Narrator: Grover Gardner
Running Time: 11 hours 40 minutes

The Vorkosigan series is one of my favorite series ever and Barryar is one of my favorites in the series. I strongly recommend reading “Shards of Honor” first where Aral and Cordelia meet, and their worlds are introduced.

Cordelia Naismith Vorkosigan is a former exploration ship captain from Beta Colony but is now married to Admiral Lord Aral Vorkosigan who has been appointed the Regent of planet Barrayar. Cordelia comes from a very different culture and she’s still trying to navigate the strange Barrayaran culture. She’s especially lost among the high military caste Vor who have some pretty strange attitudes and customs, from Cordelia’s point-of-view.

She’s pregnant with their first child. Aral is attacked with a soltoxin in their bedroom and Cordelia is exposed to the gas, too. Unfortunately, the toxin deforms the unborn child and Aral’s father wants them to abort the child and try again. However, Cordelia doesn’t give up. Over her father-in-law’s loud objections, but backed by her husband, she has the fetus transferred to a uterine replicator, an artificial womb. In the UR, the doctors can try to correct the damage done to the fetus. At the same time, a civil war breaks out on the planet and the UR becomes one of the hostages.

The start of the book is pretty leisurely with Cordelia trying to figure out Barrayaran culture and getting to know the dowager Empress Kareen and her five-year-old son Gregor. The poor boy is already a pawn in political games but he isn’t spoiled or coddled. Kareen is also a pawn, but she knows it and she’s determined to protect her son and herself. Some of the recurring characters in the series are introduced here: Cordelia’s bodyguard and a very good friend Droushnakovi and Lady Alys Vorpatril who is Cordelia’s guide in the Barrayarn culture and etiquette. It was also a bit strange to see how Aral’s father Count Piotr treated Cordelia before the soltoxin attack. He was one of her guides to the Barrayaran mindset and very kind towards her. Then, after the attack his attitude changes completely, which is sad.

I’m an unabashed fan of Cordelia: her anthropological attitude towards the Barrayarans, her wry humor, and her fierce loyalty to her family. She’s also ruthless when she has to be, to protect her unborn son in any way she can. She’s very resourceful but that could be because she’s grown up in a society where she could be whatever she wanted to be. She doesn’t know that on Barrayar she should be constrained by her gender, and so she isn’t. Of course, being the wife of the most powerful man on the planet helps, too.

Aral is also one of my favorite characters ever. He’s an honorable man who was put into a very dishonorable situation in “Shards of Honor”. Here, he’s still loyally serving his Emperor as a Regent to a five-year-old Emperor. He has every intention of serving well and giving the empire back to Gregor when the time comes, but his enemies are convinced that Aral will take over. So, they launch an attack first.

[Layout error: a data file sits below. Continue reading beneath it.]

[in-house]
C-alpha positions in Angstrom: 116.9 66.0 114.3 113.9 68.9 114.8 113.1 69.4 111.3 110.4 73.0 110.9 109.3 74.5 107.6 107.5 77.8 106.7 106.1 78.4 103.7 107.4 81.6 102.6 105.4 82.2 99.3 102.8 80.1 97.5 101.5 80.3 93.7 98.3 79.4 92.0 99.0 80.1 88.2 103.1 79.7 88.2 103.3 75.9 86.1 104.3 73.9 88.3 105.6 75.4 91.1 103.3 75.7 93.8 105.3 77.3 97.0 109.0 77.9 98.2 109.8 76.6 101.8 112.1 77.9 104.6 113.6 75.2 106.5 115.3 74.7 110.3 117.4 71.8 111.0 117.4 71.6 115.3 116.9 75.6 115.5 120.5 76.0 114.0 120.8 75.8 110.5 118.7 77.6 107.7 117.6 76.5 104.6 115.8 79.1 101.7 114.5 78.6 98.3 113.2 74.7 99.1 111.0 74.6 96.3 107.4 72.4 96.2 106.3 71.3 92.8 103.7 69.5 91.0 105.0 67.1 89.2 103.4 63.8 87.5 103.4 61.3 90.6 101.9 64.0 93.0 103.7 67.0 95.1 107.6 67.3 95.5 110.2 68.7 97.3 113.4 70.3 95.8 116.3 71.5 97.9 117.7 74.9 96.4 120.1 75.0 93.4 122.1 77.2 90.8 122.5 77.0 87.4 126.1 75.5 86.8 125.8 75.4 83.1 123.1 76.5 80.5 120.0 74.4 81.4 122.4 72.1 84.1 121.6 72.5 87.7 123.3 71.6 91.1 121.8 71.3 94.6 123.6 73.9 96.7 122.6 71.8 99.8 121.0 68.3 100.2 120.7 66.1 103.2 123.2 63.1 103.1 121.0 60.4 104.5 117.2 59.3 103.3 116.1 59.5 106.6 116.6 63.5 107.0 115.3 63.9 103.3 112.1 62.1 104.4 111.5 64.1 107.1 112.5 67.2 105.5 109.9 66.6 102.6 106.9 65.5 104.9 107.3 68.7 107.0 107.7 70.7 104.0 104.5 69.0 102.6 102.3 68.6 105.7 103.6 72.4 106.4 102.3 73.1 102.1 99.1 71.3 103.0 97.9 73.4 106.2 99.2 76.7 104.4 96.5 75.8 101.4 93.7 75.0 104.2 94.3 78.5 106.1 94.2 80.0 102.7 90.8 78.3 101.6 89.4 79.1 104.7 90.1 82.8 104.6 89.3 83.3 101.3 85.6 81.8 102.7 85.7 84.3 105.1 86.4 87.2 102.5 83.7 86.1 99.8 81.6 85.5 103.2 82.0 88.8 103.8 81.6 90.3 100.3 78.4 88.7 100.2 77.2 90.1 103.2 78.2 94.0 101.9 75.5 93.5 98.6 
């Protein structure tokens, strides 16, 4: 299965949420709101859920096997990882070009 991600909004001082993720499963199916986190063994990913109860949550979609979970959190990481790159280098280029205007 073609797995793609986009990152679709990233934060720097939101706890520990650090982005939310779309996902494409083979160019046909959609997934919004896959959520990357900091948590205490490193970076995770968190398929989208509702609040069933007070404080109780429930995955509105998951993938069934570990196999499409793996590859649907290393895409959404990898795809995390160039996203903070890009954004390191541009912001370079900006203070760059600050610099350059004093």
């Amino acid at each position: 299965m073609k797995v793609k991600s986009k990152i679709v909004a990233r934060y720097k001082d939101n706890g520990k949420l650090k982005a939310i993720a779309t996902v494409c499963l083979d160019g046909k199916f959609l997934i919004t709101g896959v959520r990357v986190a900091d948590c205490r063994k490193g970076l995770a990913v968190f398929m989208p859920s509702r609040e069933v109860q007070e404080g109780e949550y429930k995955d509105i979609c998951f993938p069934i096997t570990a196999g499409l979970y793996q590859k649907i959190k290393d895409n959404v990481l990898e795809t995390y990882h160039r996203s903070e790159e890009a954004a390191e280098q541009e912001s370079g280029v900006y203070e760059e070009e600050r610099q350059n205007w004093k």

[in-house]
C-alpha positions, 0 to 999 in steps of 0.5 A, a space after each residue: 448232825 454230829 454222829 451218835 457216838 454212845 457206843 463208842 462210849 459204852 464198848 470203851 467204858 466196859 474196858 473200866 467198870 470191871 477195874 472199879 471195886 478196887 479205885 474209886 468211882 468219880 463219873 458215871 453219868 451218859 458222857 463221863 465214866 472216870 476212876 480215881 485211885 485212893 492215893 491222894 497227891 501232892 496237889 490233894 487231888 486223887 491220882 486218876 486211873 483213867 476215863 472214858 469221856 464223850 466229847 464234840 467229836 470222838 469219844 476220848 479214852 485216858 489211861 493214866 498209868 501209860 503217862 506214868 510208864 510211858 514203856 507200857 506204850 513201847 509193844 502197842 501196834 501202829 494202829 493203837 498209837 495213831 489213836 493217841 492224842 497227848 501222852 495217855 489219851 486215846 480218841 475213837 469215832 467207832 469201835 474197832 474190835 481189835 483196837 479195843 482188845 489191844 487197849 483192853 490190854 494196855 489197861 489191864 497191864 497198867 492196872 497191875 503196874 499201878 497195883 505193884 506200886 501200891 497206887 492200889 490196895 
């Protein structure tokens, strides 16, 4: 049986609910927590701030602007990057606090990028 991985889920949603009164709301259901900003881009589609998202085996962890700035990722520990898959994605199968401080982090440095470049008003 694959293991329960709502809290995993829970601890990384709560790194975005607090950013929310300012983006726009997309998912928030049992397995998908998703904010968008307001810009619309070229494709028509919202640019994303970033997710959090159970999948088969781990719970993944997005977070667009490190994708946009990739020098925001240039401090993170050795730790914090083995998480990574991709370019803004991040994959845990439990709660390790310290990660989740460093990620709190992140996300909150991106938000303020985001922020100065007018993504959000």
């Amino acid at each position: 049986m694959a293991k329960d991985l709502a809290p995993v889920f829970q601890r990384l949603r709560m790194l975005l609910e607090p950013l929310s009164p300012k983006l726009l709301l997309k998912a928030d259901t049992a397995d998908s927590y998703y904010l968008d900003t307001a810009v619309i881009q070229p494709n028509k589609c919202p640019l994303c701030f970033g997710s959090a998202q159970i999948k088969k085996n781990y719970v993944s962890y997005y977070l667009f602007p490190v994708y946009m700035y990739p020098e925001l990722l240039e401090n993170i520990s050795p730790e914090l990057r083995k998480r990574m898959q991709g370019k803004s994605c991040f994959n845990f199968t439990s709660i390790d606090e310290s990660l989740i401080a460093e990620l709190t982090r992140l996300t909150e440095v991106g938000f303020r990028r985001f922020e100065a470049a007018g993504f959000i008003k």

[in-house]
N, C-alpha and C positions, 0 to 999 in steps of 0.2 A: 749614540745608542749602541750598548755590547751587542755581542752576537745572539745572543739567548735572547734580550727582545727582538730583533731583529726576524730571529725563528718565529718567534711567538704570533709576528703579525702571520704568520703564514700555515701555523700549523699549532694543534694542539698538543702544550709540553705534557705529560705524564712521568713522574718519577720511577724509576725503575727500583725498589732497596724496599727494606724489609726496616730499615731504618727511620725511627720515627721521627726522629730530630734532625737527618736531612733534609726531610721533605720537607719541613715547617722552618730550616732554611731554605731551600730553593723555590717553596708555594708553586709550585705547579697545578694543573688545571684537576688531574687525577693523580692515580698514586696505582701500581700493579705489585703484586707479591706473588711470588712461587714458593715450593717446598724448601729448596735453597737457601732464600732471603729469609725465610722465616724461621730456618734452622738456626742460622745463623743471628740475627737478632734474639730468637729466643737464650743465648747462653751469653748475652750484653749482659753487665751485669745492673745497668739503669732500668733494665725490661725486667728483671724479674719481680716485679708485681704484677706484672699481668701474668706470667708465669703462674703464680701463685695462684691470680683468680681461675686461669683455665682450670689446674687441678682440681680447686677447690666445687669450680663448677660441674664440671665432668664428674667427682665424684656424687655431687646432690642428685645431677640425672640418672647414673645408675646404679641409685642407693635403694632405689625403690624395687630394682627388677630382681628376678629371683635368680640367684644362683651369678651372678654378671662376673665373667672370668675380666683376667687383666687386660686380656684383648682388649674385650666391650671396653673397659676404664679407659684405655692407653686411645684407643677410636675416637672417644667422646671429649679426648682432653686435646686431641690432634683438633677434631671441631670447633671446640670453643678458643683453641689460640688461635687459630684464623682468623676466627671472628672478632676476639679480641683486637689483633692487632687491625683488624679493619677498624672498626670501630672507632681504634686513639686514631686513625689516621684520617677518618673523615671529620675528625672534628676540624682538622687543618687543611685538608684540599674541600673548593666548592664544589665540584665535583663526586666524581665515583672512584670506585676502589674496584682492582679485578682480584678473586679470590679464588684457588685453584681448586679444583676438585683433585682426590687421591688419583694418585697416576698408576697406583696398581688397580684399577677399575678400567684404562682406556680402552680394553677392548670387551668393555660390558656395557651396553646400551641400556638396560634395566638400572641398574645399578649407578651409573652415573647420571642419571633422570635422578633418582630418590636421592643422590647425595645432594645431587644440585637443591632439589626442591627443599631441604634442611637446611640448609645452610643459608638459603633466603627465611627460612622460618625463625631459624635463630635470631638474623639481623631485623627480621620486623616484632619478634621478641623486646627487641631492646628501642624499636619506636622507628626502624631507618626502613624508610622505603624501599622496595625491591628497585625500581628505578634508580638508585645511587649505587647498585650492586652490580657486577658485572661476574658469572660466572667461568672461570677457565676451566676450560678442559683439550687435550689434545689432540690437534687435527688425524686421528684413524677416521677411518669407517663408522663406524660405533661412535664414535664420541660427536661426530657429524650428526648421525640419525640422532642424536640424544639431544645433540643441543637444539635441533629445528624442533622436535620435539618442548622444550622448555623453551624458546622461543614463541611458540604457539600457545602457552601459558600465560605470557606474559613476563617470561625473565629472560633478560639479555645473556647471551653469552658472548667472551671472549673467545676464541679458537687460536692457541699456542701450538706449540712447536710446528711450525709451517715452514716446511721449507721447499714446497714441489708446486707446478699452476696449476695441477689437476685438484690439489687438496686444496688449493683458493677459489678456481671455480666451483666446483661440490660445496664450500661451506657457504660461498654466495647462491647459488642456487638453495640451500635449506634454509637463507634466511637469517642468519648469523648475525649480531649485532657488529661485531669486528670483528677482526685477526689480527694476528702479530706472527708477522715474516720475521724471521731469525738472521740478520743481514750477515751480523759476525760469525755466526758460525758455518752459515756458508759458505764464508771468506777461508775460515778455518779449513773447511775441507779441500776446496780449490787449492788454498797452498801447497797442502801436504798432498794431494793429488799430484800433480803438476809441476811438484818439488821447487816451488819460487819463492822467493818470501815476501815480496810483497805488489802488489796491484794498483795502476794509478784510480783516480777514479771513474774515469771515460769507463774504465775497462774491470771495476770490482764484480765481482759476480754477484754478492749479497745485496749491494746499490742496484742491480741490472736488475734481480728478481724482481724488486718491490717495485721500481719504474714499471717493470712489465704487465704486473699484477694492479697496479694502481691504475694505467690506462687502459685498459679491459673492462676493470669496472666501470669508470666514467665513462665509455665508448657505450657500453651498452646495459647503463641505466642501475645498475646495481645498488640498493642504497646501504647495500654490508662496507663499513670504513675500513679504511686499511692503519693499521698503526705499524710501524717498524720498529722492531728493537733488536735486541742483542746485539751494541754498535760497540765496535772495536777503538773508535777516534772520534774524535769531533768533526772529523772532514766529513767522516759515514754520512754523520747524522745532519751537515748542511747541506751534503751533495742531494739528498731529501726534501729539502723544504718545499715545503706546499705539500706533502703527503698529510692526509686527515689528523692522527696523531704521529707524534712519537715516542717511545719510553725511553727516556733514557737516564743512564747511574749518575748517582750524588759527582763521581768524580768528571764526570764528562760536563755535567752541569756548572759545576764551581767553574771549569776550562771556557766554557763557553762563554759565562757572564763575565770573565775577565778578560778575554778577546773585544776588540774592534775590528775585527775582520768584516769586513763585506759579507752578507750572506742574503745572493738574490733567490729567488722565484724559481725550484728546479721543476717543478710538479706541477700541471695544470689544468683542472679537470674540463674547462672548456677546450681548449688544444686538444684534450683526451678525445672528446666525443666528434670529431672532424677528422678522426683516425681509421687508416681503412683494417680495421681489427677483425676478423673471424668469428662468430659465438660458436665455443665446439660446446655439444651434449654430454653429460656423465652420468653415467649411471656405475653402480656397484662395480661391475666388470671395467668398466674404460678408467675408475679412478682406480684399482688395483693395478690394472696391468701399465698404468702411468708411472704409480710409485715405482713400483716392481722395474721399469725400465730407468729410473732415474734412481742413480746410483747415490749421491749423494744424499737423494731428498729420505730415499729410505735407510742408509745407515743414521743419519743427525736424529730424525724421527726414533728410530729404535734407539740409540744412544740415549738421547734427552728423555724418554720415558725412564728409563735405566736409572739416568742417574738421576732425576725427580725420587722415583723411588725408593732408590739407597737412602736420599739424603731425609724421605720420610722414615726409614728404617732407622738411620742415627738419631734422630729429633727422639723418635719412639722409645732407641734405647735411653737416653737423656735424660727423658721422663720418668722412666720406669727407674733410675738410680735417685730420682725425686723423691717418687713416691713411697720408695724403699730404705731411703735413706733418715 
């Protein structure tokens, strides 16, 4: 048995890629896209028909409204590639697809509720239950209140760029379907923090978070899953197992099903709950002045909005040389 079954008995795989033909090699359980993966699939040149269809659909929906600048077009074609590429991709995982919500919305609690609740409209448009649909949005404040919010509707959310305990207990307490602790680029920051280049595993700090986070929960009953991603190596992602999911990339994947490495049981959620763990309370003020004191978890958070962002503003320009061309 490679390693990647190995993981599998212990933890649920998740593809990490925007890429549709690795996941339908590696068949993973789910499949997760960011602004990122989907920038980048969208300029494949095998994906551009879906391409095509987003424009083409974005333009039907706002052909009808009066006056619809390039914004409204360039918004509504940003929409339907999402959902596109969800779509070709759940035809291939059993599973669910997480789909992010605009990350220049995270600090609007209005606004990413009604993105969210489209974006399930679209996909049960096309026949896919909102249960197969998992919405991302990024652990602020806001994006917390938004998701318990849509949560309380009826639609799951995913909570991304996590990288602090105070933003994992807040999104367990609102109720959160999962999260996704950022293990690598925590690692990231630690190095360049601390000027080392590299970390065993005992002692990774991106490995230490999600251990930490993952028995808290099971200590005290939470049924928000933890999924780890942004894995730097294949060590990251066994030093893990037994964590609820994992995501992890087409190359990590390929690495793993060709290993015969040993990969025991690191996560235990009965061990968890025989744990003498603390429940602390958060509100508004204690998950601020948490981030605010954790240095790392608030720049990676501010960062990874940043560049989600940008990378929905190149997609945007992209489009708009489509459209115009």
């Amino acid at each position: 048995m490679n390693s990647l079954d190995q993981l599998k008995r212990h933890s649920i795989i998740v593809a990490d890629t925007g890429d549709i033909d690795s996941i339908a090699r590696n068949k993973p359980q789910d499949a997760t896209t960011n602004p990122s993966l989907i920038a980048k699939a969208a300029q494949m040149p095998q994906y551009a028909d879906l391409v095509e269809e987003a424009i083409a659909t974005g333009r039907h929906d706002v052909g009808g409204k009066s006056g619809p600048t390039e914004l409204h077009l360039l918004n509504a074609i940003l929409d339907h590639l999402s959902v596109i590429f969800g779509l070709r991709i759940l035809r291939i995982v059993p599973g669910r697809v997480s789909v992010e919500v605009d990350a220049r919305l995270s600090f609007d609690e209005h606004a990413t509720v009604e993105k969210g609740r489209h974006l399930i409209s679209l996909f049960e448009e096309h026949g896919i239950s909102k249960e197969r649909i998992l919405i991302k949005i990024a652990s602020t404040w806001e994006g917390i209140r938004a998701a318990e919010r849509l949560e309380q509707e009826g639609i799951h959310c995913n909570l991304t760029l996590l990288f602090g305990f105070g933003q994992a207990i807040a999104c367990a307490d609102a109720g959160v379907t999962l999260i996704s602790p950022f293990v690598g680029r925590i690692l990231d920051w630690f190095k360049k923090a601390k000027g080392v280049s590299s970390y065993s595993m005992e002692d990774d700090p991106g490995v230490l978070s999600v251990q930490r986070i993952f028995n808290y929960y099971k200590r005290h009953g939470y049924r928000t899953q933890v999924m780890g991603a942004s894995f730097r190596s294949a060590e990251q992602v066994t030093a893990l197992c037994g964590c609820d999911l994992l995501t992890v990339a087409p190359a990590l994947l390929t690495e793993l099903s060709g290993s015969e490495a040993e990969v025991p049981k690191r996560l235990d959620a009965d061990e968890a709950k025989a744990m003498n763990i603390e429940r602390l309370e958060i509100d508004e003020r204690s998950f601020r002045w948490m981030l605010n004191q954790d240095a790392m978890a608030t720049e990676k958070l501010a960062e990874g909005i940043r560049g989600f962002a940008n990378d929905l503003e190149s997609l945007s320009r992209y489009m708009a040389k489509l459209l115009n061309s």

Both Cordelia and Aral are good people, trying to do the right thing with circumstances and culture which is making it very hard.

I also adore the secondary characters. Count Piotr has lived a turbulent life, earning his Generalship during the fight (with horse cavalry!) against the Cetagandan invaders, making the transition to space flight, and seeing Mad Emperor Yuri kill his wife and eldest son. He surely knows how bloody Barrayaran wars can be. Lieutenant Kou who was wounded during the previous war and has to walk with a cane for the rest of his life in a society where cripples are expected to kill themselves. Cordelia’s bodyguard Drou who would have made an excellent officer, but who lives on planet with males only military. She always thinks that she isn’t as good as the “real officers” because of her gender. And tortured Sergeant Bothari who was used and abused by men with the power to do so.

The book has lots and lots of lovely passages:
“You should have fallen in love with a happy man, if you wanted happiness. But no, you had to fall for the breathtaking beauty of pain”
“Check your assumptions. In fact, check your assumptions at the door.”
“What a strange mix Barryar was: at one moment homey and familiar, the next terrifying and alien.”
“Suicidal glory is the luxury of the irresponsible. We’re not giving up. We’re waiting for a better opportunity to win.”
“I don’t want power. I just object to idiots having power over me.”
“Betan experience [with URs] suggests it doesn’t matter so much how you got here, as what you do after you arrive.”

French original: Vingt mille lieues sous les mers
Finnish translation: Kapteeni Nemo merten syvyyksissä
Publication year of the original: 1870
Publication year of the Finnish translation: 2011
Finnish translator: Kristina Haataja
Format: print
Page count: 287